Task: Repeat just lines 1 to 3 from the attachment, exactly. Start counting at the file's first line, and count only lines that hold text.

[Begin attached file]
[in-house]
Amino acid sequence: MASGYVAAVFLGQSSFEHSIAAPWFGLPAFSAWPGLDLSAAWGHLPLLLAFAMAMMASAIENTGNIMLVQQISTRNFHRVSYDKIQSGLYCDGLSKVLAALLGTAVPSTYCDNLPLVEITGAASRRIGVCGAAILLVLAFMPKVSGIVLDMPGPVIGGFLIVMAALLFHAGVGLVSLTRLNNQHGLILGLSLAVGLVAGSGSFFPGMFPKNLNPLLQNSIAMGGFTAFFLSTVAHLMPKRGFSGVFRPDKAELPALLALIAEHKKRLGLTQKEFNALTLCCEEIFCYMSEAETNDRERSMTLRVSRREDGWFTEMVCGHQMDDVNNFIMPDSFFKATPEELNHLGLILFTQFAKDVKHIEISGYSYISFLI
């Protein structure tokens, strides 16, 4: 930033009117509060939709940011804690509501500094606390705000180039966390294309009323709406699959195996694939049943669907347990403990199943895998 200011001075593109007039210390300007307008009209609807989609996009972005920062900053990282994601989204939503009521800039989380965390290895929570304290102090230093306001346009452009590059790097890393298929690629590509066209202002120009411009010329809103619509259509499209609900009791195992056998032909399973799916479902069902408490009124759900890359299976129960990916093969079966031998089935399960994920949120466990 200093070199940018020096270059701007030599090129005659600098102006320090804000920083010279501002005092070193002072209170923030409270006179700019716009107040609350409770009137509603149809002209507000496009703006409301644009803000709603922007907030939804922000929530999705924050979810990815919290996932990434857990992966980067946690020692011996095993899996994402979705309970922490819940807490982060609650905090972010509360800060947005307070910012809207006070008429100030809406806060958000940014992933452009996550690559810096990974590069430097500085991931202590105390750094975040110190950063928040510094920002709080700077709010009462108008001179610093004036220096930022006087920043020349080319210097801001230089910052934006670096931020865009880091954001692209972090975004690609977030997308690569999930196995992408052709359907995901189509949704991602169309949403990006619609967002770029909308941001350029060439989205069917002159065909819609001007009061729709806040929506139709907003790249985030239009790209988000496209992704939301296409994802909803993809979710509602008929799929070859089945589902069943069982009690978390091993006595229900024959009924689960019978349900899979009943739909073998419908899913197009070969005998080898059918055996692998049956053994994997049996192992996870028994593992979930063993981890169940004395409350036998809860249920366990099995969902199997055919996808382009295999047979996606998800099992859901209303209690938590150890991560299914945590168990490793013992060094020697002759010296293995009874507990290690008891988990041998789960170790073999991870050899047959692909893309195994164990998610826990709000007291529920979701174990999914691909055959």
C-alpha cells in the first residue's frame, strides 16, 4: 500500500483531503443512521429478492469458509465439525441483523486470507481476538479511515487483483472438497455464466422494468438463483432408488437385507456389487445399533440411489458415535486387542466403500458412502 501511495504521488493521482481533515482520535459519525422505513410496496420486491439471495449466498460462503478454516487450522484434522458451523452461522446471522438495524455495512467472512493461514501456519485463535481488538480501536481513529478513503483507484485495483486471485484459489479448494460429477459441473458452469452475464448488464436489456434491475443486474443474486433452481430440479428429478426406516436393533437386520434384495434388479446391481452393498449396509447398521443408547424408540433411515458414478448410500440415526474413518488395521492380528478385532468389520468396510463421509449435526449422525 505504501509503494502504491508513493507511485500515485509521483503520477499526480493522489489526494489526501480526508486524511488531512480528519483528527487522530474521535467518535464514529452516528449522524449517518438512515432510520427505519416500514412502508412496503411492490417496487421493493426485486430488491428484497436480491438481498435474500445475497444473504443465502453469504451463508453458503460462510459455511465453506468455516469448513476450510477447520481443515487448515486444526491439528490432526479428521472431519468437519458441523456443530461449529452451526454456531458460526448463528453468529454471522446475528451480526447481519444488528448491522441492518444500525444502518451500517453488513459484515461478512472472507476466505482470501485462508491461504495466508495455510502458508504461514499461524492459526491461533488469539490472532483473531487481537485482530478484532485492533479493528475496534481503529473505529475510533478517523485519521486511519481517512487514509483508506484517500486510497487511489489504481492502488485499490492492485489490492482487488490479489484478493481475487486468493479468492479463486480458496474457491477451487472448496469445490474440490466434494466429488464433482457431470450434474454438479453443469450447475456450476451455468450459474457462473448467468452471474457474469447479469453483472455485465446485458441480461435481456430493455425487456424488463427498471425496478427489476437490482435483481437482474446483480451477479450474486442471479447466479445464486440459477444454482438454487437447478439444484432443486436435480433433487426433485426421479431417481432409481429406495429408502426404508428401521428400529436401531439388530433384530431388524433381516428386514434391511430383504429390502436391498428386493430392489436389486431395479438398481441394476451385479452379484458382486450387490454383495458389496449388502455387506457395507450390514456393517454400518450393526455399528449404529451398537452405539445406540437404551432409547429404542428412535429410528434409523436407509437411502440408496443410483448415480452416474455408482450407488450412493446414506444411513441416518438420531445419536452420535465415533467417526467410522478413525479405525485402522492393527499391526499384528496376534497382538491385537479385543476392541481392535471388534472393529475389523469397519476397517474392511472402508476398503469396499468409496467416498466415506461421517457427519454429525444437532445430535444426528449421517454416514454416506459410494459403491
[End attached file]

[in-house]
Amino acid sequence: MASGYVAAVFLGQSSFEHSIAAPWFGLPAFSAWPGLDLSAAWGHLPLLLAFAMAMMASAIENTGNIMLVQQISTRNFHRVSYDKIQSGLYCDGLSKVLAALLGTAVPSTYCDNLPLVEITGAASRRIGVCGAAILLVLAFMPKVSGIVLDMPGPVIGGFLIVMAALLFHAGVGLVSLTRLNNQHGLILGLSLAVGLVAGSGSFFPGMFPKNLNPLLQNSIAMGGFTAFFLSTVAHLMPKRGFSGVFRPDKAELPALLALIAEHKKRLGLTQKEFNALTLCCEEIFCYMSEAETNDRERSMTLRVSRREDGWFTEMVCGHQMDDVNNFIMPDSFFKATPEELNHLGLILFTQFAKDVKHIEISGYSYISFLI
């Protein structure tokens, strides 16, 4: 930033009117509060939709940011804690509501500094606390705000180039966390294309009323709406699959195996694939049943669907347990403990199943895998 200011001075593109007039210390300007307008009209609807989609996009972005920062900053990282994601989204939503009521800039989380965390290895929570304290102090230093306001346009452009590059790097890393298929690629590509066209202002120009411009010329809103619509259509499209609900009791195992056998032909399973799916479902069902408490009124759900890359299976129960990916093969079966031998089935399960994920949120466990 200093070199940018020096270059701007030599090129005659600098102006320090804000920083010279501002005092070193002072209170923030409270006179700019716009107040609350409770009137509603149809002209507000496009703006409301644009803000709603922007907030939804922000929530999705924050979810990815919290996932990434857990992966980067946690020692011996095993899996994402979705309970922490819940807490982060609650905090972010509360800060947005307070910012809207006070008429100030809406806060958000940014992933452009996550690559810096990974590069430097500085991931202590105390750094975040110190950063928040510094920002709080700077709010009462108008001179610093004036220096930022006087920043020349080319210097801001230089910052934006670096931020865009880091954001692209972090975004690609977030997308690569999930196995992408052709359907995901189509949704991602169309949403990006619609967002770029909308941001350029060439989205069917002159065909819609001007009061729709806040929506139709907003790249985030239009790209988000496209992704939301296409994802909803993809979710509602008929799929070859089945589902069943069982009690978390091993006595229900024959009924689960019978349900899979009943739909073998419908899913197009070969005998080898059918055996692998049956053994994997049996192992996870028994593992979930063993981890169940004395409350036998809860249920366990099995969902199997055919996808382009295999047979996606998800099992859901209303209690938590150890991560299914945590168990490793013992060094020697002759010296293995009874507990290690008891988990041998789960170790073999991870050899047959692909893309195994164990998610826990709000007291529920979701174990999914691909055959």